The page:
The issues such measures target are also mushrooming.
Guns and energy were the focus of the roughly dozen state laws and bills last year andof at least 30 legislative measures this year.
But this year there were also more than a dozen bills relating to social and other issues, including “divisive concepts” like critical race theory – an academic theory that racial bias is baked in to U.S. laws and institutions – mandatory COVID-19 vaccines, or the use of “social credit scores,” the Reuters analysis shows.
The latter is a theory that companies may take into account an individual’s political leanings when providing and pricing services.
In April, for example, Florida made it illegal for companies to require training that might make staff feel “guilt” or “anguish” because of past actions by members of the same race. Unveiling the bill, Florida Governor Ron DeSantis flagged Bank of America as one company conducting such “woke” training.
A bank spokesman said the materials were offered to hundreds of companies by a nonprofit and were not part of the bank’s training materials.
While the measures reviewed do not target corporate abortion policies, Cain said he expected other Republican-led states to pursue business restrictions on companies with such policies.
WALL STREET DIVISIONS
The financial industry is struggling to repel the onslaught, the sources said. Its trade groups are mainly registered to lobby the federal government, while state-based groups are not always aligned with Wall Street companies’ priorities.
Moore, for example, said West Virginia’s community banks supported his measures. The West Virginia Bankers Association declined to comment. The Texas Bankers Association said the group had not opposed the Texas curbs because its members were not in “consensus.”
Wall Street’s adversaries, on the other hand, are united.
Galvanized by what they say are efforts by Democrats in the federal government to push “woke” policies, oil and gas, firearms and conservative groups, including the Texas Public Policy Foundation and the National Shooting Sports Foundation (NSSF), are successfully pushing such curbs, according to industry sources and advocates. read more
“Banks should stay out of making policy choices,” said Lawrence Keane, general counsel at the NSSF, which advocated for the Texas law targeting lenders’ firearms policies.
The American Petroleum Institute, a major energy group, said it opposes discriminatory policies toward the industry.
Jason Isaac, a former Texas lawmaker who leads energy advocacy for the Texas Public Policy Foundation and helped craft the Texas fossil-fuel law, said he was discussing similar laws with other states, adding: “This woke political ideology will continue unless we get it in check.”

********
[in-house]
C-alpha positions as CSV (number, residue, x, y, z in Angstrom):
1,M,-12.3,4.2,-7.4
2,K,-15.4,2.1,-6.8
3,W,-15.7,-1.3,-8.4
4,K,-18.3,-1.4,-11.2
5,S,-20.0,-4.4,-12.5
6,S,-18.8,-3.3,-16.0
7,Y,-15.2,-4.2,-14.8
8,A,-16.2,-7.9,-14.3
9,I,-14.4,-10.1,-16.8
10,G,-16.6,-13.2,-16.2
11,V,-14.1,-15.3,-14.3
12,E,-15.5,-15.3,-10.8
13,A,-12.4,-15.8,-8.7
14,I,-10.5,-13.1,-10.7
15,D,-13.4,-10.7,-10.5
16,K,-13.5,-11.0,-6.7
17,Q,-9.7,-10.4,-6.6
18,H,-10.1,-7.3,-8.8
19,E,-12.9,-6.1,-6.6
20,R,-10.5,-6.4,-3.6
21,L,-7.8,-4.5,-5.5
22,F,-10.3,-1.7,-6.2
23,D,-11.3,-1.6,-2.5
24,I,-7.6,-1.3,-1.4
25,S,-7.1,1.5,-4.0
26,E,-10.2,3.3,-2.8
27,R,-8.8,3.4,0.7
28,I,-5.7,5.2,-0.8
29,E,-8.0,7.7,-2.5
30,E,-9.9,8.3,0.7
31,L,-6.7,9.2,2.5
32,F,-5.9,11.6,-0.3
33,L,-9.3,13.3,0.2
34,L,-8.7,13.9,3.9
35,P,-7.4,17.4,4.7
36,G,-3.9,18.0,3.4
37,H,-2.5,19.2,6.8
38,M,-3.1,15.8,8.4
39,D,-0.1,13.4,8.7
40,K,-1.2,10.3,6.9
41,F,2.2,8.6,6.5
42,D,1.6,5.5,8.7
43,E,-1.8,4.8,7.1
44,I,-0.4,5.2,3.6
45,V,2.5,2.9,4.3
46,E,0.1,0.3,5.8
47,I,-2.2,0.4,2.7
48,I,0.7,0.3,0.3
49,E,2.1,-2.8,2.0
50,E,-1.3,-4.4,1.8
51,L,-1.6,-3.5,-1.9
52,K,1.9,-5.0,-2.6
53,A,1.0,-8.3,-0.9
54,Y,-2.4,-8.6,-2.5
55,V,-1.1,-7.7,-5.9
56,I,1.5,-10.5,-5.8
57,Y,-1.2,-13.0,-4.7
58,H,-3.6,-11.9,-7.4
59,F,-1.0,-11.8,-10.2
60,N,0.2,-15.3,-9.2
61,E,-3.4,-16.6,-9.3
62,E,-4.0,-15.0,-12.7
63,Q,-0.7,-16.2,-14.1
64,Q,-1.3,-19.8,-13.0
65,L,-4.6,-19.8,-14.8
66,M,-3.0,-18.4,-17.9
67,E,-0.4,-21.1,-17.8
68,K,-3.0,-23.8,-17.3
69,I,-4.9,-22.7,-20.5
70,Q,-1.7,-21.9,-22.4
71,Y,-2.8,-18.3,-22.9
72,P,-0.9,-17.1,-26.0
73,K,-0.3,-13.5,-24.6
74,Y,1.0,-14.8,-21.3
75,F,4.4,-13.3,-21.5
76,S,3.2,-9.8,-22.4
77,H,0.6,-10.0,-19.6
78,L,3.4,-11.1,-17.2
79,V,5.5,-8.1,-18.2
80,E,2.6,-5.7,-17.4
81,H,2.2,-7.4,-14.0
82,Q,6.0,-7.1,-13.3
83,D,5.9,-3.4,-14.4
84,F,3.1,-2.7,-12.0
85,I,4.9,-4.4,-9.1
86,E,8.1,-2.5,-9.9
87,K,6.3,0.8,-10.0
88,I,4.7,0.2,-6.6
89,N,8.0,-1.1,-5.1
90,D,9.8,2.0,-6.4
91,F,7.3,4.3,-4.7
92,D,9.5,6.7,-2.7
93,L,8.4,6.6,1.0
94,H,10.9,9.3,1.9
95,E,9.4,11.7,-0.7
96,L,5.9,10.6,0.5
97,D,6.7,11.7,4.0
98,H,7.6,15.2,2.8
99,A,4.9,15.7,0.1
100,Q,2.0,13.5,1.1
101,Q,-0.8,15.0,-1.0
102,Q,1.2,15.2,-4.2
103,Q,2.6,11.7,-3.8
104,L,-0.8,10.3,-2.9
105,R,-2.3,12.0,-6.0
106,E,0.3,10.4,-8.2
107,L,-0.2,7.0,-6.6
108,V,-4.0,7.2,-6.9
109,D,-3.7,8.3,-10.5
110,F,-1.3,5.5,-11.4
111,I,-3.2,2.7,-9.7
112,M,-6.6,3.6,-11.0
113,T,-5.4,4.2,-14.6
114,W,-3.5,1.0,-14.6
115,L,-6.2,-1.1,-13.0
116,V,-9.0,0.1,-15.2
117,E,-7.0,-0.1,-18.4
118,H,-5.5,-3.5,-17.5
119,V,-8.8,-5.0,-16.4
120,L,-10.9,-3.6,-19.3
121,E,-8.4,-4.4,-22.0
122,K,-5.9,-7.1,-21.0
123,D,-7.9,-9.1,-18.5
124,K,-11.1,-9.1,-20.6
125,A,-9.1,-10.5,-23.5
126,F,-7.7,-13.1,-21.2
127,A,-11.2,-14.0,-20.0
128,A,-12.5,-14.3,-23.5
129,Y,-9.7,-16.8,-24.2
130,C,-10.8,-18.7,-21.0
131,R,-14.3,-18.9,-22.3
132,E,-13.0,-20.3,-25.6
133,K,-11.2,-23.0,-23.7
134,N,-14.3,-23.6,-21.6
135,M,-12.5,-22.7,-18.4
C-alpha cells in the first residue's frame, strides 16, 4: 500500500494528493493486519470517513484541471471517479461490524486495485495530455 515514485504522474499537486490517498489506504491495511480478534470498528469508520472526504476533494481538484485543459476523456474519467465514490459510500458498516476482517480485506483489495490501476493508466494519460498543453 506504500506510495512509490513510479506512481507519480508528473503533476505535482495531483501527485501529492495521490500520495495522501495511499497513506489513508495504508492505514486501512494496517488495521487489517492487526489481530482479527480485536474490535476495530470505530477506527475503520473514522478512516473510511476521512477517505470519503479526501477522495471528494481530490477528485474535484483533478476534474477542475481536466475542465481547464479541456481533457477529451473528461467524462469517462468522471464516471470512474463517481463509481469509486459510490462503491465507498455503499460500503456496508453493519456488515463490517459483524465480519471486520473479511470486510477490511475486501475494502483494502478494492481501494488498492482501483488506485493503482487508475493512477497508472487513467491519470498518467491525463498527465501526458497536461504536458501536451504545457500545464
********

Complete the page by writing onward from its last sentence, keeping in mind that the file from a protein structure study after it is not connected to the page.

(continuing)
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Reporting by Pete Schroeder in Washington
Additional reporting by Chris Prentice in Washington and Ross Kerber in Boston
Editing by Michelle Price, Paritosh Bansal and Matthew Lewis
Our Standards: The Thomson Reuters Trust Principles.
Digital payments are the default for millions of women of childbearing age. So what will their credit and debit card issuers and financial app providers do when prosecutors seek their transaction data during abortion investigations?
It’s a hypothetical question that’s almost certainly an inevitable one in the wake of the overturning of Roe v. Wade last week. Now that abortion is illegal in several states, criminal investigators will soon begin their hunt for evidence to prosecute those they say violated the law.
Medical records are likely to be the most definitive proof of what now is a crime, but officials who cannot get those may look for evidence elsewhere. The payment trail is likely to be a high priority.
HIPAA — which governs the privacy of a patient’s health records — permits medical and billing records to be released in response to a warrant or subpoena.
“There is a very broad exception to the HIPAA protections for law enforcement,” said Marcy Wilder, a partner and co-head of the global privacy and cybersecurity practice at Hogan Lovells, a law firm. But Ms. Wilder added that the information shared with law enforcement officials could not be overly broad or unrelated to the request. “That is why it matters how companies and health plans are interpreting this.”
Card issuers and networks like Visa and Mastercard generally do not have itemized lists of everything that people pay for when they shop for prescription drugs or other medications online, or when they purchase services at health care providers. But evidence of patronage of, say, a pharmacy that sells only abortion pills could give someone away.